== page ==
Christie Campbell reports that Charles Burge, executive director of the Presbyterian Lay Committee, says that the future of reformed Christian theology is a positive one.

Burge spoke Saturday to those attending the committee's Faith and Life Conference at Waynesburg University. The committee is a conservative watchdog of the Presbyterian Church (PCUSA).

Burge is encouraged by reports that young people are discovering reformed theology. Many, he noted, are moving away from mainline denominations, tired of worship services that focus on men, not God.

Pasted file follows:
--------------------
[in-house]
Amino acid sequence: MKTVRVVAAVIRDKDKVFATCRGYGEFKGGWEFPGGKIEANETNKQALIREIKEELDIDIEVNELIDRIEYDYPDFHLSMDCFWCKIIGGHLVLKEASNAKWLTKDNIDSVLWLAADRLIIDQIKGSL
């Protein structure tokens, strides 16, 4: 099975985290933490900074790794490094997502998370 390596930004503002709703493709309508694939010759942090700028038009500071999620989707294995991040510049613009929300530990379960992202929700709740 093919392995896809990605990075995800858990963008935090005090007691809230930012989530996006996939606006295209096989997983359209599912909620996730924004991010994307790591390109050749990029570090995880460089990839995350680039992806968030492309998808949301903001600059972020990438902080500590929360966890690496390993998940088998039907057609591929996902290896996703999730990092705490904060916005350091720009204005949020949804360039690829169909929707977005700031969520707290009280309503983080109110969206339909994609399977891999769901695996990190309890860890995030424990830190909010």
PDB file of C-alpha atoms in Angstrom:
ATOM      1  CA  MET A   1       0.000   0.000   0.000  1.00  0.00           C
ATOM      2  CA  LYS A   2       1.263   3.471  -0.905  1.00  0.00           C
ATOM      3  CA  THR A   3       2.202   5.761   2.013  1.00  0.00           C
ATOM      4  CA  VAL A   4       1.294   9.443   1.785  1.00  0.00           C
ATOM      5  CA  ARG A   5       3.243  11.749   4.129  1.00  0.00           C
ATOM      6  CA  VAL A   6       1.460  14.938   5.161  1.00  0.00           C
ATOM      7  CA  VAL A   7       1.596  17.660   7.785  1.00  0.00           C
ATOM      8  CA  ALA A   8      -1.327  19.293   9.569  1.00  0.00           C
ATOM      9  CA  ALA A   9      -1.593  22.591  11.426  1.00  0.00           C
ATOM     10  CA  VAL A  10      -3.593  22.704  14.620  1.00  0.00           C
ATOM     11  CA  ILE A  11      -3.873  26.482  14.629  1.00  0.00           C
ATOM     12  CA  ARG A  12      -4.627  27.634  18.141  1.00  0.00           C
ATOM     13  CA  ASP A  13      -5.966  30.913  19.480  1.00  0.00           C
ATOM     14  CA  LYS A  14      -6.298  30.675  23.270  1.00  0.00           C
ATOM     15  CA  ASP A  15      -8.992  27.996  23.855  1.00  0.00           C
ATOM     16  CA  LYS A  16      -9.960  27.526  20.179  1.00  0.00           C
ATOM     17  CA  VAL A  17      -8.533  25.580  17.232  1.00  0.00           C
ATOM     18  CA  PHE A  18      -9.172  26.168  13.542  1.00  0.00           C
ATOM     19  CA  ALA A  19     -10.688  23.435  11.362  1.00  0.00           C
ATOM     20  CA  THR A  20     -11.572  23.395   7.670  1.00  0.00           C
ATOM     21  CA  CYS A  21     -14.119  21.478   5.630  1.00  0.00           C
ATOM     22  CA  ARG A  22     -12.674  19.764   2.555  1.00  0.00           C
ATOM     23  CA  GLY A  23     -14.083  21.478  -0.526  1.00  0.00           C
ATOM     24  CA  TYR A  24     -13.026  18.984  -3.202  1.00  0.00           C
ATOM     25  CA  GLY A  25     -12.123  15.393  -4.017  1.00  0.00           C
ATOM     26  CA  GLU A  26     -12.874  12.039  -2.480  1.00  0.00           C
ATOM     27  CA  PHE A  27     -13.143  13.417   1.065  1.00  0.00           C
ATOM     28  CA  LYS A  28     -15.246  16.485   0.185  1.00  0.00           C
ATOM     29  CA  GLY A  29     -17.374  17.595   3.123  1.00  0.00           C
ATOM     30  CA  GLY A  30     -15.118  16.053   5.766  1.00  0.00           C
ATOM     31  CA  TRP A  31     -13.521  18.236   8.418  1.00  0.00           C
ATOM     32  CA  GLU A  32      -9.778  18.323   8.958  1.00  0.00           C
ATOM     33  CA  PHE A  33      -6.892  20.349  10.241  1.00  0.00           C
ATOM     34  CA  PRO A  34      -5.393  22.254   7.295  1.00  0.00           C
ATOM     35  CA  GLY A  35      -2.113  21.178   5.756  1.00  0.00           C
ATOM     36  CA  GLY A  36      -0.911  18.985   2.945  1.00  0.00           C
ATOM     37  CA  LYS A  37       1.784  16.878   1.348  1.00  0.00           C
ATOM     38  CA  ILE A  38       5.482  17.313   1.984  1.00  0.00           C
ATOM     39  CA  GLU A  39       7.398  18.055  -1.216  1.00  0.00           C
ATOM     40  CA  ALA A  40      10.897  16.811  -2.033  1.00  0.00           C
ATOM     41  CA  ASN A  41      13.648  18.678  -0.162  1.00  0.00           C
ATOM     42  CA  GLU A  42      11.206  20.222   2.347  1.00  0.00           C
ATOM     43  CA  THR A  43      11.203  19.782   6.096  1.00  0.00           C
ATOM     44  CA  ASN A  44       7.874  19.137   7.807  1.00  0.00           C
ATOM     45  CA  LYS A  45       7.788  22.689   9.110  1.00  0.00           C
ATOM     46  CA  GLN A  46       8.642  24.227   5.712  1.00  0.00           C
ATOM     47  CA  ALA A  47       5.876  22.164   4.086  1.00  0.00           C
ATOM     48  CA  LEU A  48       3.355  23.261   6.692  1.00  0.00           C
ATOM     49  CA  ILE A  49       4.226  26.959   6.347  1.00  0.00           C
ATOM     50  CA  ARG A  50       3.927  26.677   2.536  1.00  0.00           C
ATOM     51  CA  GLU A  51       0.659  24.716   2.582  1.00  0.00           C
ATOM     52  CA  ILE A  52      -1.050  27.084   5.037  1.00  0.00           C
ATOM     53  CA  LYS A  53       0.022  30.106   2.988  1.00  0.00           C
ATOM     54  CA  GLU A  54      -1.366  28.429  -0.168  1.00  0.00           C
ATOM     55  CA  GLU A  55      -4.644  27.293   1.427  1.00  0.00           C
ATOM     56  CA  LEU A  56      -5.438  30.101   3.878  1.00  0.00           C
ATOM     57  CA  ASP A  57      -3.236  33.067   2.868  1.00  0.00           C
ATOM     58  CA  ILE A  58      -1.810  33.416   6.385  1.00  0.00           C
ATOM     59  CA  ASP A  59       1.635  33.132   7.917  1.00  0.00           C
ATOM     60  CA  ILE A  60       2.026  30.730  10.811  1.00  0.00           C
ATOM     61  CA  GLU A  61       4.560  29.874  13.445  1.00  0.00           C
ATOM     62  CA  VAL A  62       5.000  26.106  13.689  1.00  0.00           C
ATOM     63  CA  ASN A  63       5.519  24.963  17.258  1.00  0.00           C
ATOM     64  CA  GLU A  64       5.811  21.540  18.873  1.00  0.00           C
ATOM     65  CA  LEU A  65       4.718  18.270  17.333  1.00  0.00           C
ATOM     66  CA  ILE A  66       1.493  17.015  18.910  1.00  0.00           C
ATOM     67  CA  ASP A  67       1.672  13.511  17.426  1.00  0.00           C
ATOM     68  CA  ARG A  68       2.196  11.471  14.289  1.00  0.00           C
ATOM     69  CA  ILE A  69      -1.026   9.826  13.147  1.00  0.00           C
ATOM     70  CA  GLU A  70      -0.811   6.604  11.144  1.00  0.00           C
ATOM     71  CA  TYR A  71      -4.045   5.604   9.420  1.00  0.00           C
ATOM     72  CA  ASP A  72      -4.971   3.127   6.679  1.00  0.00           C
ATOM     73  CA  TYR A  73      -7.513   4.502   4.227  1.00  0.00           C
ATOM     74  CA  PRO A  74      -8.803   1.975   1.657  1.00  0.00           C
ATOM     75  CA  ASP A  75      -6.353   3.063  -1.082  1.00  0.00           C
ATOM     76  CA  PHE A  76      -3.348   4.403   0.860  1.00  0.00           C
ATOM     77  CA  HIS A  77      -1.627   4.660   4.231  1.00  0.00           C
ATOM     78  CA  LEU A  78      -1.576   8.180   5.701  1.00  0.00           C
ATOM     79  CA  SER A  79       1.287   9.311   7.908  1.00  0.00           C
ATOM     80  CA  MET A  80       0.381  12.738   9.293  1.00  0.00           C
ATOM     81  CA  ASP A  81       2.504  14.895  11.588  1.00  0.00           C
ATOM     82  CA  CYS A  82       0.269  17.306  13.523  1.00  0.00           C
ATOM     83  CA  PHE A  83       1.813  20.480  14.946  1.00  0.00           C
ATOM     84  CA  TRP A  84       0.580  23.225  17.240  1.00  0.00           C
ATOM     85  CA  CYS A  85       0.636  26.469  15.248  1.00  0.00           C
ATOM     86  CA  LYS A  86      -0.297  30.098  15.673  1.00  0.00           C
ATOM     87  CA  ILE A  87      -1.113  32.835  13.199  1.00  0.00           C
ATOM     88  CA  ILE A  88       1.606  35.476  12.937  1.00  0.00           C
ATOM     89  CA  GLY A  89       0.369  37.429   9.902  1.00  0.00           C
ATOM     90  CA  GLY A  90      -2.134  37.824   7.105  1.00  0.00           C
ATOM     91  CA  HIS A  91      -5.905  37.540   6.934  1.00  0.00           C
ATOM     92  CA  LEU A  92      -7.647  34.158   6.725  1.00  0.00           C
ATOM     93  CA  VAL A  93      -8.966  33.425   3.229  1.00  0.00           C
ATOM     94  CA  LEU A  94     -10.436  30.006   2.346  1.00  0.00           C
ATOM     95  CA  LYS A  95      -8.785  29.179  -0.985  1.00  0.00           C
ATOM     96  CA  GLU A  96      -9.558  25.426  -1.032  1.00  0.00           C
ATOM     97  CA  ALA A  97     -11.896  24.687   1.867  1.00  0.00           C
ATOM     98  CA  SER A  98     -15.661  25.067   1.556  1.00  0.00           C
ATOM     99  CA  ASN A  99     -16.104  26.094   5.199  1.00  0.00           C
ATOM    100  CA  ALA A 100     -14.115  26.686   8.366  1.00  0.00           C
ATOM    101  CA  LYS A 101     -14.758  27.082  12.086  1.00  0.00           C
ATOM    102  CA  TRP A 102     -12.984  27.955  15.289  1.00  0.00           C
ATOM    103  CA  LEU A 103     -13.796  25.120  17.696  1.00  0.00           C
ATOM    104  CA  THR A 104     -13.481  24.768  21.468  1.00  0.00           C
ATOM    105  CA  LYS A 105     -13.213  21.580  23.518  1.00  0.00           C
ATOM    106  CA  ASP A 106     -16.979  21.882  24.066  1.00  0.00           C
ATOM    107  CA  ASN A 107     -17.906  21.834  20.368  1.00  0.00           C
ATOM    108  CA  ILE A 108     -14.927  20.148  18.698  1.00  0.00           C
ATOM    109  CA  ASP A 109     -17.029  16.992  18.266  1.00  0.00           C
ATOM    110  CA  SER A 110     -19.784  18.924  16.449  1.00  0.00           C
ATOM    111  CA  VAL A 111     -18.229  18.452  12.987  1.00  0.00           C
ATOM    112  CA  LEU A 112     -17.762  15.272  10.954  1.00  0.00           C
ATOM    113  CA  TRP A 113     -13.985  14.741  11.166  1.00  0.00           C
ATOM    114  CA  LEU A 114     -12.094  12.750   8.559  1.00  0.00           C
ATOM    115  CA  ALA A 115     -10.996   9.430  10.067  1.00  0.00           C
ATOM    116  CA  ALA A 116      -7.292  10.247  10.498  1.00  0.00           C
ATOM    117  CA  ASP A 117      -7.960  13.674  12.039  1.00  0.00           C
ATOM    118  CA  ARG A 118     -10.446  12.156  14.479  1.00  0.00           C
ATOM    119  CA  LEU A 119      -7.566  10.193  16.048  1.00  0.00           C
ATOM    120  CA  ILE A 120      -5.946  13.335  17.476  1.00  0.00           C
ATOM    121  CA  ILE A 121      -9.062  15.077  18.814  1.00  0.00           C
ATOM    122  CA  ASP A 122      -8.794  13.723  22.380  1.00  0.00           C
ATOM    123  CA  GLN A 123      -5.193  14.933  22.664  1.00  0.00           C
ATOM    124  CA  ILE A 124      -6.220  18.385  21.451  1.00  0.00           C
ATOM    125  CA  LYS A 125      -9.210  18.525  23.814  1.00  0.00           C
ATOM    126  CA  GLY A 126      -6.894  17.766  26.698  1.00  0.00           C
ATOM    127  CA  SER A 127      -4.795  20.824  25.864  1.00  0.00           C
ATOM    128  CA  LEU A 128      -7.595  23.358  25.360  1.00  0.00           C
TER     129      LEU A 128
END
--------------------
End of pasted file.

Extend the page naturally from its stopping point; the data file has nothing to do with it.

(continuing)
Burge pointed to Passion Conferences in which between 10,000 and 15,000 college students regularly attend. The renewed interest also is being led by elders. He cited Timothy Keller's book, "The Reason for God," which is on The New York Times best-seller list and the works of Baptist minister John Piper.

Also speaking during the State of the Church report was the Reverend Parker Williamson, editor emeritus.

Williamson said when the General Assembly of the PCUSA meets 18 June in San Jose, Calif., at stake is how $2 billion in donor-designated contributions to the church will be used. Williamson said the Presbyterian Foundation is the fiduciary authority of those funds and they should not be used by the General Assembly Council, as has been proposed.

"I think it's the most important issue that's coming to this General Assembly,” Williamson said.